Gauging Arab Support for Democracy

Issue Date July 2005
Volume 16
Issue 3
Page Numbers 83-97
file Print
arrow-down-thin Download from Project MUSE
external View Citation

The Arab world stands out as a region for its limited progress toward democracy. At the same time, eight national surveys in six Arab countries between 2000 and 2004 show that 90 percent or more of those interviewed would like to see a democratic political system in their country. This does not necessarily imply support for secular democracy, however. Roughly half of the respondents who support democracy also believe that Islam should play an important role in political affairs. It remains to be seen whether popular support for democracy, coupled with recent, albeit limited political openings in some Arab countries, will lead to sustained democratic transitions.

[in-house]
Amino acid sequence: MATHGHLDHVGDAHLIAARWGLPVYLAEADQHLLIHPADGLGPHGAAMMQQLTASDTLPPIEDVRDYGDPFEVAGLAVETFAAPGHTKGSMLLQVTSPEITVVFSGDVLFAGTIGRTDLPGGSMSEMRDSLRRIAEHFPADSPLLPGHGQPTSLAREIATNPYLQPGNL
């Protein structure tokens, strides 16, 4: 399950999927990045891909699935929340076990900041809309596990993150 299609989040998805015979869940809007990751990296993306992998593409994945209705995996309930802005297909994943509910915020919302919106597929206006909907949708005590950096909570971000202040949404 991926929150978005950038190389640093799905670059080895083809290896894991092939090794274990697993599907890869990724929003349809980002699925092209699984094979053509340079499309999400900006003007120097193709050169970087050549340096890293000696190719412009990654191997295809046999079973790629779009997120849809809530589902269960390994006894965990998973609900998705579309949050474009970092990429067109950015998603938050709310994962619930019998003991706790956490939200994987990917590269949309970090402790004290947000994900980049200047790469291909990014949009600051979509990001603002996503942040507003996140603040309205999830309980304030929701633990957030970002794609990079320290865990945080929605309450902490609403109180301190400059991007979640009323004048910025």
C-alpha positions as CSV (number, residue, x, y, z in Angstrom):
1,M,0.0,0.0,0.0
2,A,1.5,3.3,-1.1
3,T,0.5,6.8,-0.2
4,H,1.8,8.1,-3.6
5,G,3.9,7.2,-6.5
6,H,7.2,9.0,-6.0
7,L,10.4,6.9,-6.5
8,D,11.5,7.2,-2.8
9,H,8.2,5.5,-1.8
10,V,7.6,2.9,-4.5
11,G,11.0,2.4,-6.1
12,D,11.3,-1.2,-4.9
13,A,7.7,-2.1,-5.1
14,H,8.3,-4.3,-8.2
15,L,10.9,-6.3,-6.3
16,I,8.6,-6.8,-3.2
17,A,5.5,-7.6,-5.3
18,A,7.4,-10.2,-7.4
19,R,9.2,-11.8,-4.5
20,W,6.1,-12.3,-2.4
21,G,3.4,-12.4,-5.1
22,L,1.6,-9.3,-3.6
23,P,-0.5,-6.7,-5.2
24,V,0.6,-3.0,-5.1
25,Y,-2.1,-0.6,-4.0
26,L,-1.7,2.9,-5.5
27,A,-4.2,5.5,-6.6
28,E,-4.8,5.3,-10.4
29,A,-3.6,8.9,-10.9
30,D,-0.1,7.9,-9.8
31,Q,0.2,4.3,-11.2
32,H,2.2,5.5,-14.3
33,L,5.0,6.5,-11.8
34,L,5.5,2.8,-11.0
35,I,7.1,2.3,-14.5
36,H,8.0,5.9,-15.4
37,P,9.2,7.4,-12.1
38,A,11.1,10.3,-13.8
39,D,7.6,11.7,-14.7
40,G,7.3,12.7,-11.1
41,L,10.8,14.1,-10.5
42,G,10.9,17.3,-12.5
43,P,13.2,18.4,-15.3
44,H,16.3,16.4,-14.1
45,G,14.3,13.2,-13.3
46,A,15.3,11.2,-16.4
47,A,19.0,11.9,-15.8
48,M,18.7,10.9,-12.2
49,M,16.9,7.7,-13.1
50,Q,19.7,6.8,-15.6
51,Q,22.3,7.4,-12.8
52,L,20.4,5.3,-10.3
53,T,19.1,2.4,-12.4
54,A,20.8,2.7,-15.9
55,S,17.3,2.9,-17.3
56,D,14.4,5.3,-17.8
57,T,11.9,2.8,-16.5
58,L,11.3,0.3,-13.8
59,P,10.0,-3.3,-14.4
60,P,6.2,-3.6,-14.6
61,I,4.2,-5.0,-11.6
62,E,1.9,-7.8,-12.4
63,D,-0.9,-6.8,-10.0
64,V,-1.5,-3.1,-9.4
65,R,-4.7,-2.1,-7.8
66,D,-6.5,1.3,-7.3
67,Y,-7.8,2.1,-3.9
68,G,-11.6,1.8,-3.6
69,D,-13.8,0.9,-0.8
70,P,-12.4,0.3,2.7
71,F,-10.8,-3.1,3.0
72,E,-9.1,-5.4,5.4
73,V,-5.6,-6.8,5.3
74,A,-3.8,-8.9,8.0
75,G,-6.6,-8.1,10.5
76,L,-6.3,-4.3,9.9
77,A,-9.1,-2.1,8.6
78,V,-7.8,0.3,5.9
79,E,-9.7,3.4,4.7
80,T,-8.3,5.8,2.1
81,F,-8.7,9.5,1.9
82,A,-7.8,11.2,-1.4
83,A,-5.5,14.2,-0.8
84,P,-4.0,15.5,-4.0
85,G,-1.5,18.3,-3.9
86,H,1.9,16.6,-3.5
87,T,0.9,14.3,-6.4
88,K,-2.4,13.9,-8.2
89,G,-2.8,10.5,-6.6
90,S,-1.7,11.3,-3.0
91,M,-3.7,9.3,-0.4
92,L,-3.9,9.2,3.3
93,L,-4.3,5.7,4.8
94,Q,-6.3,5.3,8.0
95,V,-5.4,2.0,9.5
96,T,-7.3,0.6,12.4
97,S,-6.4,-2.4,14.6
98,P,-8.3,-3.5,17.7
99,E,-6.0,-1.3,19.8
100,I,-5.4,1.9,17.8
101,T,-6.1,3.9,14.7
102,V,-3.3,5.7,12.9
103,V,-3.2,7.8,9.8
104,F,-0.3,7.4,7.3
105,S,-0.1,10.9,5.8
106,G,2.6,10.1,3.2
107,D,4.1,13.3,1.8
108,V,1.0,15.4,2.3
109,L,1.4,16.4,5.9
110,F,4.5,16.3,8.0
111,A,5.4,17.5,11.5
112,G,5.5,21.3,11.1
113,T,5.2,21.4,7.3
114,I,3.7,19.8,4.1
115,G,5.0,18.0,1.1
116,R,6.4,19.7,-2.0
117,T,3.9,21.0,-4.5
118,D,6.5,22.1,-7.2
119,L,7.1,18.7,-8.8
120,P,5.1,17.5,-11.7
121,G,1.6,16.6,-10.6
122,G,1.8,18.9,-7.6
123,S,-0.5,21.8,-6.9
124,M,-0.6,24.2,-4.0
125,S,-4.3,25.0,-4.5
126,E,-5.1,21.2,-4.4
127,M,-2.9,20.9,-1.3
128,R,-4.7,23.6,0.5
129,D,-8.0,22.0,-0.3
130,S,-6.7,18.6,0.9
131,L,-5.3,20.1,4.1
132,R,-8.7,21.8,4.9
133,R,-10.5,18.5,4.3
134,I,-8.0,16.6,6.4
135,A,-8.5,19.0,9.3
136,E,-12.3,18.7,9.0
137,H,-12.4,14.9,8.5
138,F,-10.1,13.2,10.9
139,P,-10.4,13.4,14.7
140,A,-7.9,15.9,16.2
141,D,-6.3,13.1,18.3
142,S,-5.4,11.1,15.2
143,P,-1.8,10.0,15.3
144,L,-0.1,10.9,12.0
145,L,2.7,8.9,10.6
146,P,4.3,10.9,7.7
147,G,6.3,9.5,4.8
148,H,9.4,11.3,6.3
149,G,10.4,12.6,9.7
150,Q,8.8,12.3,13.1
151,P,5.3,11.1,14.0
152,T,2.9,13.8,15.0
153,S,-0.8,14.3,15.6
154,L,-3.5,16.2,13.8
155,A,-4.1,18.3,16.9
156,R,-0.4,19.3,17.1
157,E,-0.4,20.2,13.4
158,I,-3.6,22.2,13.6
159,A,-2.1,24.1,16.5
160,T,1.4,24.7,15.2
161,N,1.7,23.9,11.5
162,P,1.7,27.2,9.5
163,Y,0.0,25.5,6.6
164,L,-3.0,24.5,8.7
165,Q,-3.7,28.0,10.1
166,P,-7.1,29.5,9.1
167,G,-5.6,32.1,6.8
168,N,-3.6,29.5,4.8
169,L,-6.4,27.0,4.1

About the Authors

Mark Tessler

Mark Tessler is Samuel J. Eldersveld Collegiate Professor in the Department of Political Science at the University of Michigan and co-director of the Arab Barometer Survey.

View all work by Mark Tessler

Eleanor Gao

Eleanor Gao is a doctoral student in political science at the University of Michigan.

View all work by Eleanor Gao